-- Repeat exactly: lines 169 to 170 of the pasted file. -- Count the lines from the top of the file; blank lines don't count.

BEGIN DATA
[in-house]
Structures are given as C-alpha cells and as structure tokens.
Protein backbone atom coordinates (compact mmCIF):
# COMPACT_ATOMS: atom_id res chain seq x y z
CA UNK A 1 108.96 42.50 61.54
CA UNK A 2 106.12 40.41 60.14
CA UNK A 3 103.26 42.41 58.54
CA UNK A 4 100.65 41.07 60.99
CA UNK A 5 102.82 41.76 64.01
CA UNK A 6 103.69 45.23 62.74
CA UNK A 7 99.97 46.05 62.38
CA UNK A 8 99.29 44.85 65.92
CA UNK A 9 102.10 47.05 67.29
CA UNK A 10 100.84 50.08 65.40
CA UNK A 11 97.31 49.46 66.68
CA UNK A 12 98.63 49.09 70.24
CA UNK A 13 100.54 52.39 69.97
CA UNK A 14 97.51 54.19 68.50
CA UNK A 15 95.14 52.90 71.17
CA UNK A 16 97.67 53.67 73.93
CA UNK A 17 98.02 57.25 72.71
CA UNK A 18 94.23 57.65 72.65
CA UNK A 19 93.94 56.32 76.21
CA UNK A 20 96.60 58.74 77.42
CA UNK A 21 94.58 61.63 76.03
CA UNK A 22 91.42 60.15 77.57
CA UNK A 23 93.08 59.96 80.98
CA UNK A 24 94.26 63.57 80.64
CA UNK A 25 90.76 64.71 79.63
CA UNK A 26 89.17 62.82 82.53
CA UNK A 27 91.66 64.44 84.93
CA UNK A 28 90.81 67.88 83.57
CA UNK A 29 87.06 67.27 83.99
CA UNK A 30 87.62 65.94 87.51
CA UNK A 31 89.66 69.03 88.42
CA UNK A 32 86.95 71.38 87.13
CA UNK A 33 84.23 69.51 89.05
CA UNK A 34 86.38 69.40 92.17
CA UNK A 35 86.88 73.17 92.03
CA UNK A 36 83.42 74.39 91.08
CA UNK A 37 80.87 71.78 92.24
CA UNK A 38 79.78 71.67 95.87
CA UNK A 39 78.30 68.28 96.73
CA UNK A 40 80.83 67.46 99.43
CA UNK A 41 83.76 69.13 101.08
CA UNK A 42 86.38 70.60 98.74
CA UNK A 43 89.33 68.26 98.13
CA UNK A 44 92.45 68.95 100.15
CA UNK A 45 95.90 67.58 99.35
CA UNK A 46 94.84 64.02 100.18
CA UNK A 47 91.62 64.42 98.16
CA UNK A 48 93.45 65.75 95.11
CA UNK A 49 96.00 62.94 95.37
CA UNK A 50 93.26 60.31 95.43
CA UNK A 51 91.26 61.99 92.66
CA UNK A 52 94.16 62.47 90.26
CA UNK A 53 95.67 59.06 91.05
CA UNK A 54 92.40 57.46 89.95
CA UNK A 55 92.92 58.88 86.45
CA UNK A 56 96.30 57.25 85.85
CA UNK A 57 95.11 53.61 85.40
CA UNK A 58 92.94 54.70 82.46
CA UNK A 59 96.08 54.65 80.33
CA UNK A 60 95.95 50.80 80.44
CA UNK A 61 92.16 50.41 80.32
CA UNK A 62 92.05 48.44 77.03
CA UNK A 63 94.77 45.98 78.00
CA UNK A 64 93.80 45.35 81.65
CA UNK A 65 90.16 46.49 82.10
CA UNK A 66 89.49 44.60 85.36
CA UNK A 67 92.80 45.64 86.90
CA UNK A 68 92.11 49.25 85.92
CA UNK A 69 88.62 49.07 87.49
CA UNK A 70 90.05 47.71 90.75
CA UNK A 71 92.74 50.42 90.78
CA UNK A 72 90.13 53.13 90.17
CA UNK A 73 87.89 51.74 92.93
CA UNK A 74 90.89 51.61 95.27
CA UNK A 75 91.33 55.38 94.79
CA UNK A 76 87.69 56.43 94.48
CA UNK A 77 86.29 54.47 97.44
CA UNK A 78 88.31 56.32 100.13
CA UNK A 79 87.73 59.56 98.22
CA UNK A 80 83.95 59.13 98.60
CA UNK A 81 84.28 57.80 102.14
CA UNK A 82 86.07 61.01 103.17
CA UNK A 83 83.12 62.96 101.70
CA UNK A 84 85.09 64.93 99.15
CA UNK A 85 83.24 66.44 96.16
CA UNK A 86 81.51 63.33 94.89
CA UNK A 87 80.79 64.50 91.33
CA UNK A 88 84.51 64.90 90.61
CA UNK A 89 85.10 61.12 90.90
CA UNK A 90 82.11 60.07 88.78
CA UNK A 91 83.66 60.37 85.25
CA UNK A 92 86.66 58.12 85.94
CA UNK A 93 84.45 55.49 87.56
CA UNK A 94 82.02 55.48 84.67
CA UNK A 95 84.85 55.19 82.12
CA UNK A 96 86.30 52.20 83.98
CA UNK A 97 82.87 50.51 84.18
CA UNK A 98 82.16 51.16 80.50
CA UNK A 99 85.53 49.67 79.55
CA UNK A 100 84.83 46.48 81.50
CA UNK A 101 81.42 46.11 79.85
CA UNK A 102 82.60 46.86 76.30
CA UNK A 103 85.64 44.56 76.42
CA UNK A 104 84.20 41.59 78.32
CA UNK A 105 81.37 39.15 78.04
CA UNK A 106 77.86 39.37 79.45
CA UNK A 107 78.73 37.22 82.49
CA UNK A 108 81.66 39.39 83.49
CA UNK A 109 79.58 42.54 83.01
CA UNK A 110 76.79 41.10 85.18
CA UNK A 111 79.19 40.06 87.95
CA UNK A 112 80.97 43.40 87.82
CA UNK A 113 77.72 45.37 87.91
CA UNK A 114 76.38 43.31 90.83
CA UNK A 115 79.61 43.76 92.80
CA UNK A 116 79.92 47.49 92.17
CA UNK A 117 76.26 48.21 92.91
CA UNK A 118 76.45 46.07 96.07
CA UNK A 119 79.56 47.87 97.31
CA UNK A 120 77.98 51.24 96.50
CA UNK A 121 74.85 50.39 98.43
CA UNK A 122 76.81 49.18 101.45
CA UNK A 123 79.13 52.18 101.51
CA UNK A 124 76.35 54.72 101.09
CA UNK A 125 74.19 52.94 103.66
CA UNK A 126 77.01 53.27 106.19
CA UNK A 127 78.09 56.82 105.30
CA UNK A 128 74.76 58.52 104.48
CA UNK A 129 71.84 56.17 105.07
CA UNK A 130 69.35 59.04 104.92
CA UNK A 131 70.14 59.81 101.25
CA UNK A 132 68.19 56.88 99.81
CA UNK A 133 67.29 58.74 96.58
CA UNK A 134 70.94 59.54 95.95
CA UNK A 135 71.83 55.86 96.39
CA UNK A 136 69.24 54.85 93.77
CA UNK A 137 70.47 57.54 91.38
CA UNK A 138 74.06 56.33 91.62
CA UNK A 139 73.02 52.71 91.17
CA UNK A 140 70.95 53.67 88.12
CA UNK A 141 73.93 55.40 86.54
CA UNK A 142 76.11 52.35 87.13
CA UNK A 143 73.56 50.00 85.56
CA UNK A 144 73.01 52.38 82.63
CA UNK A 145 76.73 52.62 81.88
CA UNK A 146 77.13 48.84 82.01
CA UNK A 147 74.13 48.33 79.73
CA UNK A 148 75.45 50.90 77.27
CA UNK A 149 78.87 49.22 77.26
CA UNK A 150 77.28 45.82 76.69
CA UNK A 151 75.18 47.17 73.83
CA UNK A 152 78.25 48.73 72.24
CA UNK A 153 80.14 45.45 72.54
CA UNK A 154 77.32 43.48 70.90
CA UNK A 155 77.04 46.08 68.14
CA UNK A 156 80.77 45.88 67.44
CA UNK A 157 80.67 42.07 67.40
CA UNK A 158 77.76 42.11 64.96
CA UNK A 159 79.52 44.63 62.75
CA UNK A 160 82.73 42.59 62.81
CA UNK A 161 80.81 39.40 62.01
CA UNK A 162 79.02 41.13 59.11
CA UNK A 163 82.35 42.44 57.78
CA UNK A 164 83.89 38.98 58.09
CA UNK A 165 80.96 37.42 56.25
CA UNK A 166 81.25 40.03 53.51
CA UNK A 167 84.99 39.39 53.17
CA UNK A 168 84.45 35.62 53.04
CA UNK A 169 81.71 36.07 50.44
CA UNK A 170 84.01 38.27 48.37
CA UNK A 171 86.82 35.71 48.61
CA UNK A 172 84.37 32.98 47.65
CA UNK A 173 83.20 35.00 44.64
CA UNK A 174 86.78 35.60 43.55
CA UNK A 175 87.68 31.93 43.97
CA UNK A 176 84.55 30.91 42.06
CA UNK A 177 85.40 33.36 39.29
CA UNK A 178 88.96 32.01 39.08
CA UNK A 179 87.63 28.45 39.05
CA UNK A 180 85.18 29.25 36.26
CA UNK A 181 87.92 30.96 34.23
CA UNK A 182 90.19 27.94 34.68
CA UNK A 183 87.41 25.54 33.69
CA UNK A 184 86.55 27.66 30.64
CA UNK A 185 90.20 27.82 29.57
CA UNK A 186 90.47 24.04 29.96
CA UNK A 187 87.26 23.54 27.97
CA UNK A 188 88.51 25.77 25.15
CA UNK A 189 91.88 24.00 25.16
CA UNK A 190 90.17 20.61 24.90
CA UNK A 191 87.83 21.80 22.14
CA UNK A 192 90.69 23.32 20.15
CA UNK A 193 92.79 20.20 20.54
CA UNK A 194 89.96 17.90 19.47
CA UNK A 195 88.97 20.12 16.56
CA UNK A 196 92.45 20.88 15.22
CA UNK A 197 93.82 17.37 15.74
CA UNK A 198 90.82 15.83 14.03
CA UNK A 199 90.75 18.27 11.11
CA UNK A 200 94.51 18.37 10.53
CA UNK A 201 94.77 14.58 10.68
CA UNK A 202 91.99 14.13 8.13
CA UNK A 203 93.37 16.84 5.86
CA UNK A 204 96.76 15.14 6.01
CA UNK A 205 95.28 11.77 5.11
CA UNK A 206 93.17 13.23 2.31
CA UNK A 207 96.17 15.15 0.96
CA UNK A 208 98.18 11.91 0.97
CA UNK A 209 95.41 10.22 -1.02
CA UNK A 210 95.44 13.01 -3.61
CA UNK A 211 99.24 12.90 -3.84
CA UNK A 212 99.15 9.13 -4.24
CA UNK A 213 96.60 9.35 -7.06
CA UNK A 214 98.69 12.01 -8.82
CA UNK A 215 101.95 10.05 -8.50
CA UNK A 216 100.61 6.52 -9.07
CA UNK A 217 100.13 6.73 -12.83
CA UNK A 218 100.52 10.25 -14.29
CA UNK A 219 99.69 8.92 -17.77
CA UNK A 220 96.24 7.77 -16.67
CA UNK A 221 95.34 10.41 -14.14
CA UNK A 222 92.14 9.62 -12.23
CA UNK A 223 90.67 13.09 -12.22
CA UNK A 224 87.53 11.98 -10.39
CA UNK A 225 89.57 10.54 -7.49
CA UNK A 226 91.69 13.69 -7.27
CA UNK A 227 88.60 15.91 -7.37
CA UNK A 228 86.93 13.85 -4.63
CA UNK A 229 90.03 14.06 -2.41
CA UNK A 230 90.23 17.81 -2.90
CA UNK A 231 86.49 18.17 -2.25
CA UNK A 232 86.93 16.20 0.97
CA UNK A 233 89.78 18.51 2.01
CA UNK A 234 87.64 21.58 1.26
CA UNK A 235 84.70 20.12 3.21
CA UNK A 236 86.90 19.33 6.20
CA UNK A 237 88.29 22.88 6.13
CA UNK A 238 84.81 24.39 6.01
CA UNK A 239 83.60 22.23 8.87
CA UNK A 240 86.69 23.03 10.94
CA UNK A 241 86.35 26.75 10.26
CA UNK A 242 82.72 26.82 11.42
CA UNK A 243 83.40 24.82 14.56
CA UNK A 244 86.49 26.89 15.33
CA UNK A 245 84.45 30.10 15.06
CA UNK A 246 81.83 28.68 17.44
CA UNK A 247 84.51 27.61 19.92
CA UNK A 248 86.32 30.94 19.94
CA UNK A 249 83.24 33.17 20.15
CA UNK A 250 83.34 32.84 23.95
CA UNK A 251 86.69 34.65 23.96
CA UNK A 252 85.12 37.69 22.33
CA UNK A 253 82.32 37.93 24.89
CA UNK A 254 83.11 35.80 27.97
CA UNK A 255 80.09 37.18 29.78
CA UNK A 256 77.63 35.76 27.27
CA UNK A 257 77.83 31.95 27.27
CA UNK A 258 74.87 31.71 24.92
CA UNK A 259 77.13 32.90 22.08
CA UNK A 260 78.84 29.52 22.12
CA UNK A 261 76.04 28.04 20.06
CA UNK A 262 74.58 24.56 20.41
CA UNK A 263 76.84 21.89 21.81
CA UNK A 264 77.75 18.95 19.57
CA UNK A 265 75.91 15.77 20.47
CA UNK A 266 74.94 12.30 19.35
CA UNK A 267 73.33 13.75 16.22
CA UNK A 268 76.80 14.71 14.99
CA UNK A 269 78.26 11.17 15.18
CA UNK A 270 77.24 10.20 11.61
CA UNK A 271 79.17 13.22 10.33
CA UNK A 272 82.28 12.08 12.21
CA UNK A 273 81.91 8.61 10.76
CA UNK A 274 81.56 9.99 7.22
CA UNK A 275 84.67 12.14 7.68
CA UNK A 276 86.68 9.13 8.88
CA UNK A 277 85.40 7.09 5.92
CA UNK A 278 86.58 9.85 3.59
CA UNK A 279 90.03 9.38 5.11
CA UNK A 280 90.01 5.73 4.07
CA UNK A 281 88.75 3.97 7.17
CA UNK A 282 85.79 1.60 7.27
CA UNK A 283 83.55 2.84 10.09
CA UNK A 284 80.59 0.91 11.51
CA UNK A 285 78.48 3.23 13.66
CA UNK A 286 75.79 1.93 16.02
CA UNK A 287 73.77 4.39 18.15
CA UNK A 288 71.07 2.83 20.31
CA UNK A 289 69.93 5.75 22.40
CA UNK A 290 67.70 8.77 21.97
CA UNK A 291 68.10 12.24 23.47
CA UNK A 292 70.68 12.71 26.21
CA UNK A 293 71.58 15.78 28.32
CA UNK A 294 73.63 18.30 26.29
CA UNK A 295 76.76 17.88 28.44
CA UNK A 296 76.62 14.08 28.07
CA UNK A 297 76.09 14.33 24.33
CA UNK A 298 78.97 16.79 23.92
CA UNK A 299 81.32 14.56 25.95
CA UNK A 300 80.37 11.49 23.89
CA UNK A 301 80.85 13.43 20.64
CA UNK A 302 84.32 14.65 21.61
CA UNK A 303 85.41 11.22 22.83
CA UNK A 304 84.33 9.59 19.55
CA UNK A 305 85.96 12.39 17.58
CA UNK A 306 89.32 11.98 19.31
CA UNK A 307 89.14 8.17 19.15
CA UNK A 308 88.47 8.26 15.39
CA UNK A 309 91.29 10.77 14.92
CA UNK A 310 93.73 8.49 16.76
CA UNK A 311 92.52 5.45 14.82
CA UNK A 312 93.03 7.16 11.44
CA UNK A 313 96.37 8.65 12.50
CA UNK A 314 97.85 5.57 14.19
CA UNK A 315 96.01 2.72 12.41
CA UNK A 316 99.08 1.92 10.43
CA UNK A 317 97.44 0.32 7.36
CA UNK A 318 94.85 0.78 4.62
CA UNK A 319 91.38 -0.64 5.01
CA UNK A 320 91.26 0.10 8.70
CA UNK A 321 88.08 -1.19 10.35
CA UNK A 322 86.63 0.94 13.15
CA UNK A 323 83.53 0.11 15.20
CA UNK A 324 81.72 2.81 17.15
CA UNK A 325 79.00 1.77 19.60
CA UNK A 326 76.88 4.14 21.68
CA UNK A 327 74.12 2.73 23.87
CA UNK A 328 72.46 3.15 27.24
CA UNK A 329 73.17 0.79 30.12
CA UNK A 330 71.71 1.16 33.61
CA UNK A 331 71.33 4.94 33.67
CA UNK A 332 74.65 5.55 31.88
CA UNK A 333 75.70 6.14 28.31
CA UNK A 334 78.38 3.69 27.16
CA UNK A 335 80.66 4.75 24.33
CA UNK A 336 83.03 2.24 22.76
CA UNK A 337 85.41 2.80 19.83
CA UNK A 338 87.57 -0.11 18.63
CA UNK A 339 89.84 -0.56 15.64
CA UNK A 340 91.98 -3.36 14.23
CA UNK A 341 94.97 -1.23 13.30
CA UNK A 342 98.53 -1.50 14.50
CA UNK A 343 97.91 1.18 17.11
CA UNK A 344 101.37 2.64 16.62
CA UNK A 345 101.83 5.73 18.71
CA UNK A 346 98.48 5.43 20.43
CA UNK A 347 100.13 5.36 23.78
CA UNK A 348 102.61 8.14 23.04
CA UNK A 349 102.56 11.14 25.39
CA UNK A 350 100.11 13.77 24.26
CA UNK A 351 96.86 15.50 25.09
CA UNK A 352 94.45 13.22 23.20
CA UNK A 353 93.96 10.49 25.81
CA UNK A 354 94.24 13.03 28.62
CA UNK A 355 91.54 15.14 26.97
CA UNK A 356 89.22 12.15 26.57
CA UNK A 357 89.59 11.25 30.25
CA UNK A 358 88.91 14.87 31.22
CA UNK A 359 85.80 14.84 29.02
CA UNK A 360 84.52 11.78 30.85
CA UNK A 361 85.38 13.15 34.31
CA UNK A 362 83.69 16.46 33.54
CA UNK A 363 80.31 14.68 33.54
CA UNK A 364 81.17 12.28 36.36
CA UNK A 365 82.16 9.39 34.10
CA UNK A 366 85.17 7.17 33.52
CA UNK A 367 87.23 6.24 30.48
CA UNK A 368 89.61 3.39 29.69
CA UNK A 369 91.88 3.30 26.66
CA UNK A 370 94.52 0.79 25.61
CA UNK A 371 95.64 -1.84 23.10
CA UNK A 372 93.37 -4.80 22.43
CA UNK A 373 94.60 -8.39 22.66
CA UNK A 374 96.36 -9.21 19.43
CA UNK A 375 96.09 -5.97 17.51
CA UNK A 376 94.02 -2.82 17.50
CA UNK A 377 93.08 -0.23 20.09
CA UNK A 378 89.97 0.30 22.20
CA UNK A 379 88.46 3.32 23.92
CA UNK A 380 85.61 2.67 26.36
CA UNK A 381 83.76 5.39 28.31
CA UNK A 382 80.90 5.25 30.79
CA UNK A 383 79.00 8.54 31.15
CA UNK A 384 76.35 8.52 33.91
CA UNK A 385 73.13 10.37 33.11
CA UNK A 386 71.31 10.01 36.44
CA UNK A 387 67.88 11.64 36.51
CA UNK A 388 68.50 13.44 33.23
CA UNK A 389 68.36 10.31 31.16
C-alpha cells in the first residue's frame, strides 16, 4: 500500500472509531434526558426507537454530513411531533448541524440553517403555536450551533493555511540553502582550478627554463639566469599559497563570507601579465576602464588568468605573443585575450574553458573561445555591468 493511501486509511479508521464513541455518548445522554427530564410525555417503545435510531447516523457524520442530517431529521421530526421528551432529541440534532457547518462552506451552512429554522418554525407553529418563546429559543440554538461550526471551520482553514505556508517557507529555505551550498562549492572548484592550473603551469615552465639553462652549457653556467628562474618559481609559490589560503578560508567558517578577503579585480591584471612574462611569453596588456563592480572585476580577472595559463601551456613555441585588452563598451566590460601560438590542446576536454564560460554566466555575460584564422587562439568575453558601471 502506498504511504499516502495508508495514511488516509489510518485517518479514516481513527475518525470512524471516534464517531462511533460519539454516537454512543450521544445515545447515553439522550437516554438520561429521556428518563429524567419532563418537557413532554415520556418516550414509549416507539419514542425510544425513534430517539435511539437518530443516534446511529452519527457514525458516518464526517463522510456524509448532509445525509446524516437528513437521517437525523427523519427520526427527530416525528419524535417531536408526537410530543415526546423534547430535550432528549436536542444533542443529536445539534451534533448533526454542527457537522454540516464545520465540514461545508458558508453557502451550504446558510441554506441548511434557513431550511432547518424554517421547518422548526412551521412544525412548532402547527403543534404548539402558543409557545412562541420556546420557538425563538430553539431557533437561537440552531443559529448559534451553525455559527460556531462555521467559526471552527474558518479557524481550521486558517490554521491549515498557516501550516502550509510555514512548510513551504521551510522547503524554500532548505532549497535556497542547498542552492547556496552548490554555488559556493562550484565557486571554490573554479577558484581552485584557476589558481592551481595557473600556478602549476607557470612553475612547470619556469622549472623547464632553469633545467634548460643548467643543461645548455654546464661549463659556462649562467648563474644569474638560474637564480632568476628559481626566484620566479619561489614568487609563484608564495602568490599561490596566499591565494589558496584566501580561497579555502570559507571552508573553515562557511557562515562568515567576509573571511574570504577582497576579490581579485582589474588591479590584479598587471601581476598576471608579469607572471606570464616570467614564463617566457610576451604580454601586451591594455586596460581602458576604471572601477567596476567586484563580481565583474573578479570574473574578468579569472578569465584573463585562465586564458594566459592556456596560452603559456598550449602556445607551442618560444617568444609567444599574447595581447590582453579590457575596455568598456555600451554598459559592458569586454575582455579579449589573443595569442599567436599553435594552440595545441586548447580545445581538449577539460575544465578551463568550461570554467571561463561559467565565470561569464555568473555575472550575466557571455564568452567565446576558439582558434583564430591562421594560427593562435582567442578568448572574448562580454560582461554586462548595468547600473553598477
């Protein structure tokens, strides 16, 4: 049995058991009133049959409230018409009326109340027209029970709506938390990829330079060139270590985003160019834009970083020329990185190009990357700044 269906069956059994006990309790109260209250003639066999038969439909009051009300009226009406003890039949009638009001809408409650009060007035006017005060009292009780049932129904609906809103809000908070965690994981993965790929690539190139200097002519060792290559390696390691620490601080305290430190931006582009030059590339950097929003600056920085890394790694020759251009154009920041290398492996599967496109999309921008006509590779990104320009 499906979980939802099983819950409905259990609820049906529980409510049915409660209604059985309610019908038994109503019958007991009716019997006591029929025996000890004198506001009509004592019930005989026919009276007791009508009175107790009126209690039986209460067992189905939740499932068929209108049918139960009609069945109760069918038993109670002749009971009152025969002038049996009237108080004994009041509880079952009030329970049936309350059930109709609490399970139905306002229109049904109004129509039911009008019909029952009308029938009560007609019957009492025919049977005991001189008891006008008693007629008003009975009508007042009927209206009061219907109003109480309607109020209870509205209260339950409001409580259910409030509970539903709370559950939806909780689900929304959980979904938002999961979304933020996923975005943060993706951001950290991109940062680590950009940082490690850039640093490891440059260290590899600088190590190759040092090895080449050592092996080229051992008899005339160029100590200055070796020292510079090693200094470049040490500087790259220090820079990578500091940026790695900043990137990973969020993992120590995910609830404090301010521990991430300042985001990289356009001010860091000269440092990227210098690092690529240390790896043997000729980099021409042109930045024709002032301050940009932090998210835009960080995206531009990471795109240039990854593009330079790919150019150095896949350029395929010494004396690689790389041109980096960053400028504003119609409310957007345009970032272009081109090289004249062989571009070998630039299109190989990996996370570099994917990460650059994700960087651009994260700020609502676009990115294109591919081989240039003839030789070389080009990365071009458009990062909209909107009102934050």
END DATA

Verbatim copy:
CA UNK A 165 80.96 37.42 56.25
CA UNK A 166 81.25 40.03 53.51